The sixteenth-century ciderpress is used for illustrating the ancestral process of making cider and is located in Igartubeiti, a medieval farmhouse that stands as an example of the Golden Age of this type of housing. Apart from illustrating the production of this beverage, the centre informs visitors about and shows the lifestyle and customs that structured life in those past years. The building also houses an information centre that informs visitors about the different types of farmhouses that exist in the Basque Country: those of the mountains, the coast, etc.. Do not miss this place if you want to see the essence of the farmhouses of the Middle Ages.
The architectural restoration of the Igartubeiti farmhouse includes an attempt to recreate the conditions and atmosphere of real life in the years in which the house acquired its full historical identity, i.e. around 1630, when Catherine of Cortabarria married Domingo de Arregui and together they started extending the old one-room building that she inherited.
This original sixteenth century building has survived almost intact to this day. That is why the Gipuzkoa Provincial Council chose Igartubeiti for its restoration project. The farmhouse provides a large amount of information about the way of life our ancestors.
At Igartubeiti it is possible to see traces of the small shack that it once was, the embryo of the current construction. There are few remains, just the holes from the stakes that made up the structure. It was a wooden txabola with a roof made of branches. Another treasure that was found at Igartubeiti was a huge press for making cider. The wooden front facade is another relic that needs to be preserved, according to experts from the Council.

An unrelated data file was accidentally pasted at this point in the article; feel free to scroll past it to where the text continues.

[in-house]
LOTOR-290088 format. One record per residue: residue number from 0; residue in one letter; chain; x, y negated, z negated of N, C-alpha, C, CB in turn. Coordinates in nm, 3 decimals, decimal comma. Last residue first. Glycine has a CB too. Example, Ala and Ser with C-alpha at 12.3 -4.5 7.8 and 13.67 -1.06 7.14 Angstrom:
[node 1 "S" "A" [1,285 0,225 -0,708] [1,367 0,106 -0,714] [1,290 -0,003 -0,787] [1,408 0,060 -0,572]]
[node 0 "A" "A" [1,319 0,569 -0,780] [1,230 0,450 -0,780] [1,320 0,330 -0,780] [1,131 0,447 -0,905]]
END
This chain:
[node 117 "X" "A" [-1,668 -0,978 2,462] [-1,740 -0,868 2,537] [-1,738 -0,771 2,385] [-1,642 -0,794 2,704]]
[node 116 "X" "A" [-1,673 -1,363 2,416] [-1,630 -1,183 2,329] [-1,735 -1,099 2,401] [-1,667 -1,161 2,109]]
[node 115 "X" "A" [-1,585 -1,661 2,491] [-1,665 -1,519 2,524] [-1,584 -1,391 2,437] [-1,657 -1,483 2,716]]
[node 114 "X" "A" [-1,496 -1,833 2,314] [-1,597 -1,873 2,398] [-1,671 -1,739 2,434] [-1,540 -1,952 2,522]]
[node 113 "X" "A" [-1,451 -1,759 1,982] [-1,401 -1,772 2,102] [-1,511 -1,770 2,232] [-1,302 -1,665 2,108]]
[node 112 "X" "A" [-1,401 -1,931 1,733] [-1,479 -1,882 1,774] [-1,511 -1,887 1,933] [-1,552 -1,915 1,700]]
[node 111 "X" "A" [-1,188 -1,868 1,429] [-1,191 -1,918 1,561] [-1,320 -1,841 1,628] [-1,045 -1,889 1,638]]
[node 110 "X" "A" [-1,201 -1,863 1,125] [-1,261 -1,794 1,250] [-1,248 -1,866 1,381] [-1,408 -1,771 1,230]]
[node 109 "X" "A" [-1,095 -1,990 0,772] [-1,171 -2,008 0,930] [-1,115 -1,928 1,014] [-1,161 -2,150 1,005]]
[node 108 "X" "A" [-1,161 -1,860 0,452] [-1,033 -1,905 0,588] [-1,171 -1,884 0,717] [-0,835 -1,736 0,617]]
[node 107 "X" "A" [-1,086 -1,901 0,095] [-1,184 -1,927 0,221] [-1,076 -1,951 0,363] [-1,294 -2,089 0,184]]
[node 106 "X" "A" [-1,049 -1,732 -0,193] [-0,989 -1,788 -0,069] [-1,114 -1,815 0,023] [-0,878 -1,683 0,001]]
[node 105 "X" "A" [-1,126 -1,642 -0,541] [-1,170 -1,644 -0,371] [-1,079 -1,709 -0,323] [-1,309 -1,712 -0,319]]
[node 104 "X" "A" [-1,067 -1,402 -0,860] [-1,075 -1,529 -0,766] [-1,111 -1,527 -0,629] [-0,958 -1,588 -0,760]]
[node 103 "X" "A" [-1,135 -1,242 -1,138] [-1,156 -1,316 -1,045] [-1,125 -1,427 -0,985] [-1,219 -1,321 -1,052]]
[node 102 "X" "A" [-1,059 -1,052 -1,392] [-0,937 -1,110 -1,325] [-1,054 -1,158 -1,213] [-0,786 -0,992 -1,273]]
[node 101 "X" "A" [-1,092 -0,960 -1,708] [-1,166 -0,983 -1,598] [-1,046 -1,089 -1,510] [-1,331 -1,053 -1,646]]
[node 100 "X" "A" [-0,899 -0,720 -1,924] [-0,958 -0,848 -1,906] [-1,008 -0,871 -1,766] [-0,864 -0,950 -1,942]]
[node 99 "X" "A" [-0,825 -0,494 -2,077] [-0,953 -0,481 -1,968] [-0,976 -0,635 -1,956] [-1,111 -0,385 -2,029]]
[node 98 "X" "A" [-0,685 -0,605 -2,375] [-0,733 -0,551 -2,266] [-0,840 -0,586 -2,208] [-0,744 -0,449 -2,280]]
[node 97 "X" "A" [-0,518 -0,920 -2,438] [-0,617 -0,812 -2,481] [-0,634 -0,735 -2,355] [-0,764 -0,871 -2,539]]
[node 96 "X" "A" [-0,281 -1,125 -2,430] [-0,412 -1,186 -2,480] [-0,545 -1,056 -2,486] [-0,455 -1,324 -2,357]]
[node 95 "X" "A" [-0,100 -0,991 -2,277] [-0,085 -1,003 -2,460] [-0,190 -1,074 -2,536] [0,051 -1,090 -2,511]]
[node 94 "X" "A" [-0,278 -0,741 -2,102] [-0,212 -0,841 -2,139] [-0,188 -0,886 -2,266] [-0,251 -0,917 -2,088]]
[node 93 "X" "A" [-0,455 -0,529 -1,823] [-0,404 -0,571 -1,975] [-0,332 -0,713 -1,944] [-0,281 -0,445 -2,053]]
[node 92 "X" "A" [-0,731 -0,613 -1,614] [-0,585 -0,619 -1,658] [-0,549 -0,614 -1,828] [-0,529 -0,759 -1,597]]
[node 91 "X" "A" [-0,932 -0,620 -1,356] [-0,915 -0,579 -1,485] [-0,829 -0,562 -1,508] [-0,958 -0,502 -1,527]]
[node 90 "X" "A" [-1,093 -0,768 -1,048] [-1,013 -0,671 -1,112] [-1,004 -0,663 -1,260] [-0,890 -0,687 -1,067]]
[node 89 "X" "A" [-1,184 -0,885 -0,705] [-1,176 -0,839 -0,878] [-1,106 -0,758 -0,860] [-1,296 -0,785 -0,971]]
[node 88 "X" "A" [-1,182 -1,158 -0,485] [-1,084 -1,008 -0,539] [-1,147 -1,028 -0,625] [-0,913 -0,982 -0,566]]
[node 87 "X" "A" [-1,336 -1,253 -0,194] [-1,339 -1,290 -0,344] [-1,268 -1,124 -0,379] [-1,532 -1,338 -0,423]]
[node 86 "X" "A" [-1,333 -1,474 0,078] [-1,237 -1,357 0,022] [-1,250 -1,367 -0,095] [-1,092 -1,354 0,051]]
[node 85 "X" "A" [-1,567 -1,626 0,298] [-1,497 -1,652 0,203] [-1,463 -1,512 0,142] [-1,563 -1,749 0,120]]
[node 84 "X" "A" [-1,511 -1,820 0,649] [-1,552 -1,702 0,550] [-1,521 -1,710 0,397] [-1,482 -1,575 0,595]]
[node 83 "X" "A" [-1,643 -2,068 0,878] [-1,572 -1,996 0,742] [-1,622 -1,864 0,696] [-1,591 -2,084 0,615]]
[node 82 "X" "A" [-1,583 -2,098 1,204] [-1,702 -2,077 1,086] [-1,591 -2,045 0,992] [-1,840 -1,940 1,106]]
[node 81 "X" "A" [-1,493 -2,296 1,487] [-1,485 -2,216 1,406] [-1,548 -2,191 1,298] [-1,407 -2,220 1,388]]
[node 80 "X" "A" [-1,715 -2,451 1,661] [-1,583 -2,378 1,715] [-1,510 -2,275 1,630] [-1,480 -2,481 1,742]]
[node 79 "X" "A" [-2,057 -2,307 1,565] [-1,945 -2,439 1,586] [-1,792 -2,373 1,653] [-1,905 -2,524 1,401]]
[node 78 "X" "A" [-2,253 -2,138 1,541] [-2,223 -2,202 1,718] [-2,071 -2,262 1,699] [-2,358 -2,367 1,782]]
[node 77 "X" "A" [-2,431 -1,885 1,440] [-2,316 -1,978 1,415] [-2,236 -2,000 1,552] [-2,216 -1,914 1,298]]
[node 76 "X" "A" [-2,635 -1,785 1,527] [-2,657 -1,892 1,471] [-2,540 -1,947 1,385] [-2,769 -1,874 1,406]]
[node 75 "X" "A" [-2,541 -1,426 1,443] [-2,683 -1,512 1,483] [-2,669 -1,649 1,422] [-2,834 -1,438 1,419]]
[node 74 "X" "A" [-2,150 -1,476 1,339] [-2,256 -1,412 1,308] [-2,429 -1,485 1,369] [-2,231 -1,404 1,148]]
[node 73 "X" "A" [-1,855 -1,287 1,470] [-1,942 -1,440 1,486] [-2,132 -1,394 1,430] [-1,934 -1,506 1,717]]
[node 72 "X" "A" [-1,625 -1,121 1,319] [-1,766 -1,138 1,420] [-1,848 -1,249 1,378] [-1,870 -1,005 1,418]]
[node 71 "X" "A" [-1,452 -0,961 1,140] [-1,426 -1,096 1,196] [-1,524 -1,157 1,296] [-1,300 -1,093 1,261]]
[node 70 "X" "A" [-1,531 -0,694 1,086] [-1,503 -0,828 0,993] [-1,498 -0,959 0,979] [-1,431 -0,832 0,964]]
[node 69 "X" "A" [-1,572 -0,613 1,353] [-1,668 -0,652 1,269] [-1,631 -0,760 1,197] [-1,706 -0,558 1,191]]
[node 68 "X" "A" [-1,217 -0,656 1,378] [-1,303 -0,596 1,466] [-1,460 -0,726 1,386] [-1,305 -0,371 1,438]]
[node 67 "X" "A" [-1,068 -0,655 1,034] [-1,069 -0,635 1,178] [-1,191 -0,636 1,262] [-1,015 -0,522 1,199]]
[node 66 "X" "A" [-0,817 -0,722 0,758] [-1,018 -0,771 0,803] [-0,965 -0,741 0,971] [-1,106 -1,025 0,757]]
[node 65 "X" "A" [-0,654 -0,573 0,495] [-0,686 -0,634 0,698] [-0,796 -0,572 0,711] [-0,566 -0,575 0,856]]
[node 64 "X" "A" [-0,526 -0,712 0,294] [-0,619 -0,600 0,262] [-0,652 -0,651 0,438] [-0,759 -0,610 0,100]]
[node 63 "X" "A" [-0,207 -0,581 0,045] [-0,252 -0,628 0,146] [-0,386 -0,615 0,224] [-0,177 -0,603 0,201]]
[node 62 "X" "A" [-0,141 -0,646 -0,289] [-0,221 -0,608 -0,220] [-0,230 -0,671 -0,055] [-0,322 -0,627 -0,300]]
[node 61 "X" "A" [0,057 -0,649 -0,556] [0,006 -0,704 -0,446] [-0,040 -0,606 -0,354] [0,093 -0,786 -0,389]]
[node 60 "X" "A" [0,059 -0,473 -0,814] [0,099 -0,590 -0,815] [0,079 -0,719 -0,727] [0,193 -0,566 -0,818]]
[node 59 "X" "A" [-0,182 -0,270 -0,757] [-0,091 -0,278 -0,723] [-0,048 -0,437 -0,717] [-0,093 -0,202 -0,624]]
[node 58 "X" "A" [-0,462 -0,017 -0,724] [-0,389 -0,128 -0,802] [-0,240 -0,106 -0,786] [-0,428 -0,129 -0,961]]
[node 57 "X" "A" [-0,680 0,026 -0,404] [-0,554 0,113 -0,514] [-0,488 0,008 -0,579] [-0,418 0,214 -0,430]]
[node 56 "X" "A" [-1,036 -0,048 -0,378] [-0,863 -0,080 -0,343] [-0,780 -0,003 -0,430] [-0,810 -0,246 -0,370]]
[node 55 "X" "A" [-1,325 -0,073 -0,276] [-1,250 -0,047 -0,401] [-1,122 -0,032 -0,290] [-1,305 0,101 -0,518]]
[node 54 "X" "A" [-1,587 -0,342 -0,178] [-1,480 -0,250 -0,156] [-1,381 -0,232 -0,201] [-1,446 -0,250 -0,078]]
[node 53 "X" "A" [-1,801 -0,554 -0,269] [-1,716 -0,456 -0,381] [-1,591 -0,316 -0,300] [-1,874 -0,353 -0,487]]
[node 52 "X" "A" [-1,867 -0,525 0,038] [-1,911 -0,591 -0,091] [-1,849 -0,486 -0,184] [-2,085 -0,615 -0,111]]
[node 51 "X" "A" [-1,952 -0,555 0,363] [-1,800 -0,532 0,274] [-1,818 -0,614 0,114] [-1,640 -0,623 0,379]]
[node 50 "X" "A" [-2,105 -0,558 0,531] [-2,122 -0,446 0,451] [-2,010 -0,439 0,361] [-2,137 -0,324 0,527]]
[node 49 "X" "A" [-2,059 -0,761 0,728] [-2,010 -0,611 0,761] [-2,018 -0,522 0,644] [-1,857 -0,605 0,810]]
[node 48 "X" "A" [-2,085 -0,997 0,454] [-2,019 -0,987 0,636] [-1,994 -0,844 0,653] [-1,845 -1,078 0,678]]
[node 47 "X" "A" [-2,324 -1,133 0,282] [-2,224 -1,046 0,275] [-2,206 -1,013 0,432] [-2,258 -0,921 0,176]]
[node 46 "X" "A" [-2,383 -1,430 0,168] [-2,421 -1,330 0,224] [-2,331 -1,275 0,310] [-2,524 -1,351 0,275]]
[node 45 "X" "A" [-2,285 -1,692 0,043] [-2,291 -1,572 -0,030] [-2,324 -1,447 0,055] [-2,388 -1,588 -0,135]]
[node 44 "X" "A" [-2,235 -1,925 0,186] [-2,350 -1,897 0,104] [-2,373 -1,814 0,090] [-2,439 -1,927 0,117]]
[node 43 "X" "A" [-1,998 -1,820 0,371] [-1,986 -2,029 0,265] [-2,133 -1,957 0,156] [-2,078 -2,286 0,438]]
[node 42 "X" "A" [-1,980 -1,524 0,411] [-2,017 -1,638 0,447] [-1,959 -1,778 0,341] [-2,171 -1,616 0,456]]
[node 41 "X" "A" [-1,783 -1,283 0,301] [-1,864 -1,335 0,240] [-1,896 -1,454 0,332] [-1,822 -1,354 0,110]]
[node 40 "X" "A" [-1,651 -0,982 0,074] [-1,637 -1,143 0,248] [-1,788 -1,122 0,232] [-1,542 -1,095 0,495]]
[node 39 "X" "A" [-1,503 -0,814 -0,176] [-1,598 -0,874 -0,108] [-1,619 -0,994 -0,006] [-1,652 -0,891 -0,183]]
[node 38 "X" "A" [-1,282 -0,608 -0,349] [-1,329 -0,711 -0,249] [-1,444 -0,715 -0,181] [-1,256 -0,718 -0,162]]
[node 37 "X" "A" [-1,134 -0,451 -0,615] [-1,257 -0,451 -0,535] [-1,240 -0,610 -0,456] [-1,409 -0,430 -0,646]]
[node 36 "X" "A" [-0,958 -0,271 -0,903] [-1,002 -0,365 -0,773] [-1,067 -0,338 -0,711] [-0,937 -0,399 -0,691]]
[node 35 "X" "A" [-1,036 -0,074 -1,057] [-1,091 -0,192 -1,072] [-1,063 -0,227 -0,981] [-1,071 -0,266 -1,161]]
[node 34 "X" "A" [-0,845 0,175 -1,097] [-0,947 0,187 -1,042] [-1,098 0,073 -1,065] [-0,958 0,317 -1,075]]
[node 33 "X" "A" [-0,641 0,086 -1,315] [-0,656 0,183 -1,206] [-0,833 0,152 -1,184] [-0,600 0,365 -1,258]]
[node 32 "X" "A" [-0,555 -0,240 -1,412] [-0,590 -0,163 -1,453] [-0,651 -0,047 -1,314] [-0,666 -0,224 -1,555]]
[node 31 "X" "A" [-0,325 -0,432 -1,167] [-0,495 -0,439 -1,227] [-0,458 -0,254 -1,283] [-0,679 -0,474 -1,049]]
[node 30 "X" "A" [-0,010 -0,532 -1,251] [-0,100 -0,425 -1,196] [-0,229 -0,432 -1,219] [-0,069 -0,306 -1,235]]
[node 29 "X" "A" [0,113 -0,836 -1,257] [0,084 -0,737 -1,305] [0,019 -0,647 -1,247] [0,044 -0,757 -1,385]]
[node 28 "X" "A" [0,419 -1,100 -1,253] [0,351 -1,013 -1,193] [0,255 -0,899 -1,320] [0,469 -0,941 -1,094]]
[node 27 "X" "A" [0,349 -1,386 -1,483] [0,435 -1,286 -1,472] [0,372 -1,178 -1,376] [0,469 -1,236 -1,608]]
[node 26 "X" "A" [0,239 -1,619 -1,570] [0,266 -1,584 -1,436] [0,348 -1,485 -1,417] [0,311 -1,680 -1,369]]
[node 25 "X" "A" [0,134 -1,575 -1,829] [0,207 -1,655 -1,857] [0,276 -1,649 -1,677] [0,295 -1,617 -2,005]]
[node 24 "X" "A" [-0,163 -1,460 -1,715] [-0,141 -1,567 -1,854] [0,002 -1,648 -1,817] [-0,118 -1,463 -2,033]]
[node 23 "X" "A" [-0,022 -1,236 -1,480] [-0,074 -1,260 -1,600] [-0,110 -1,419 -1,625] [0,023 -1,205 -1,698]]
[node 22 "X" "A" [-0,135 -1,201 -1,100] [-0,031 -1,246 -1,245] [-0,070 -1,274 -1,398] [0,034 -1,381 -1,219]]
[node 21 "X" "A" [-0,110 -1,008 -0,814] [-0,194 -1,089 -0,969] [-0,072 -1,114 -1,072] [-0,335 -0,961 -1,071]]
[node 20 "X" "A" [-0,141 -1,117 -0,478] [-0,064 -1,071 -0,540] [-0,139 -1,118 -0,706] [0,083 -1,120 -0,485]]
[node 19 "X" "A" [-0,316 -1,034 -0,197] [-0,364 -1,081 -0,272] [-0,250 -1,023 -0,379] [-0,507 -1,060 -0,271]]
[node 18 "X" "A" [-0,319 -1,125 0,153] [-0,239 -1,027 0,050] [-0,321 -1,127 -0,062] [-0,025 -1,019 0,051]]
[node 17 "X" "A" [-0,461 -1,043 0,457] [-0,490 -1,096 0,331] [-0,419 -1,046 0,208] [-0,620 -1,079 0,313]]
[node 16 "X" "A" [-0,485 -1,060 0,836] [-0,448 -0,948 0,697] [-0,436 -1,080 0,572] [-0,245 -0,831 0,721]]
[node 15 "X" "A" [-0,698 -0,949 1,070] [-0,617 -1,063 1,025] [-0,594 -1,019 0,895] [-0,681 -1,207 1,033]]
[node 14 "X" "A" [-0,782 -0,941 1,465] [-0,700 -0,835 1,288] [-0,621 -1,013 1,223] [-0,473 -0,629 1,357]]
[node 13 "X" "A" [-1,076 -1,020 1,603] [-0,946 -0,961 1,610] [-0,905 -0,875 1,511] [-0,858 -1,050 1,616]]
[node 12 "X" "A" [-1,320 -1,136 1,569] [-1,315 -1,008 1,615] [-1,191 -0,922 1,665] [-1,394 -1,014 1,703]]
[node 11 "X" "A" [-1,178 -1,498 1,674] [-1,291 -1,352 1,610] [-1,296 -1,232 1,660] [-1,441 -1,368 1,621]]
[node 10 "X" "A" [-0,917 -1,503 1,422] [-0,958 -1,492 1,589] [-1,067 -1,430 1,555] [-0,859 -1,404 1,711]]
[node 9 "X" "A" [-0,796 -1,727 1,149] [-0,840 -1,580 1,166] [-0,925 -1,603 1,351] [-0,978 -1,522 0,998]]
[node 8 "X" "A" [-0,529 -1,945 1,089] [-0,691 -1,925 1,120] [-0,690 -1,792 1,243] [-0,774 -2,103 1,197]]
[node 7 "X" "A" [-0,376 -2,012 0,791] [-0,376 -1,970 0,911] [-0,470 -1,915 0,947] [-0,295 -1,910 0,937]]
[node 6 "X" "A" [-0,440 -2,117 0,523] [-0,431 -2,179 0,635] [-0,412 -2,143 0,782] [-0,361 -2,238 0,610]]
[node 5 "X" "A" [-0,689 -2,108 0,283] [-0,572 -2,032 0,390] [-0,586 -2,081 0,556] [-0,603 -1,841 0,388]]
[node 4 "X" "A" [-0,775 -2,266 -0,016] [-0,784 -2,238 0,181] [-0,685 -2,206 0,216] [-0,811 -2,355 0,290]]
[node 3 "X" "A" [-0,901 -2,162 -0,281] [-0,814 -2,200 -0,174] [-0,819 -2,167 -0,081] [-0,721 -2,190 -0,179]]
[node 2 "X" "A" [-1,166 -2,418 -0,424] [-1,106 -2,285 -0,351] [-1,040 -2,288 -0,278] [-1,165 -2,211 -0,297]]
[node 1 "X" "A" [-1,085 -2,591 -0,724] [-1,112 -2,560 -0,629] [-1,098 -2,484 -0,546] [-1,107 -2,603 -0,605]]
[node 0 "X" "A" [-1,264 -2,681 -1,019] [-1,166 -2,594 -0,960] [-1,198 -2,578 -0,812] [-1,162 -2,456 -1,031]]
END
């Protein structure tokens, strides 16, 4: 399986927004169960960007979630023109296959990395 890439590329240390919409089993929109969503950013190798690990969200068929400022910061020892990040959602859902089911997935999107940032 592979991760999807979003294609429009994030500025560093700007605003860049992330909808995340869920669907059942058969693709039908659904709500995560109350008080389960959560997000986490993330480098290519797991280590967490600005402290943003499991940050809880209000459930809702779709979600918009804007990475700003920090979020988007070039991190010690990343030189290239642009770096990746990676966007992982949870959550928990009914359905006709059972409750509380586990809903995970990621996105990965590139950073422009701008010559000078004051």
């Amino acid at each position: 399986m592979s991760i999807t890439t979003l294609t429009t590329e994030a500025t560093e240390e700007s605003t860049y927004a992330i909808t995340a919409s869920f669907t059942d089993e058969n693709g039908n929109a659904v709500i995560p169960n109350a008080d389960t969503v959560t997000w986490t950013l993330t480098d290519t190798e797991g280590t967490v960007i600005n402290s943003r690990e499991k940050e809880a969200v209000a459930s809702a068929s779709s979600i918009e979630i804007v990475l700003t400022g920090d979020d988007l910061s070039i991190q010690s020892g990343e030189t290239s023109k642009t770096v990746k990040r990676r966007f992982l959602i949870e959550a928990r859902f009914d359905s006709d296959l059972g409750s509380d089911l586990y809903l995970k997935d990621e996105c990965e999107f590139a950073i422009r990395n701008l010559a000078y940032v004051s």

The intention is for the reproduction of this 1630 baserri (farmhouse) to be as reliable as possible. This included adding everything from linen sheets to argizaiolas, typical candles used at baserris. The decision was also made to restore the immense press that is expected to be capable of producing new cider.
The documentary study revealed new insights about the biography and lifestyles of its rooms, from their construction to the present day. The archaeological survey that was carried out revealed an area called the “round hut”, a dwelling which was previously unknown of in Gipuzkoa, surrounded by another structure.
Today the farmhouse is very interesting from a technical standpoint, having recovered the main areas of the original farmhouse, particularly the basic infrastructure of the Tolare. The farmhouse now makes it possible to interpret the operation of a sixteenth century cider press, and to compare it with the remains of these machines conserved in other farmhouses.
The Farmhouse today:
Igartubeiti is an example of sixteenth and seventeenth century wooden architecture and provides an accurate reflection of the Golden Age of the Basque farmhouse. It now offers the chance to see a full sixteenth century ciderpress in operation. Furthermore, this farmhouse allows us to perceive the smells of smoke, pressed apple, grass and skins put out to dry; it takes us into the darkness of the kitchen and the stable; it lets us make the wooden floor in the attic creak with our footsteps; in short, it brings back the memories of the way of life and work of our ancestors.
Its aim is to provide visitors with information that is complementary to that available whilst visiting the farmhouse, as well as offering a range of services to customers. This centre has an exhibition area with an audiovisual room, for the exhibition of archaeological remains within the evolutionary sequence of the farmhouse. This area also has space for information about the restoration, the structural features that are characteristic of the different periods, the daily life and social history of the farmhouse and the surrounding area, based on the information obtained from the research carried out since the beginning of the Igatubeiti Master Plan.
Additional facilities include a multipurpose area, a store room and a small shop. The building is located to the south of the farmhouse, and was built separate from it and underground in order to avoid any visual impact on the building as a whole. Its terraced roof next to the gardens in front of the farmhouse can accommodate parking for two buses and twelve cars, and is accessible directly from the road.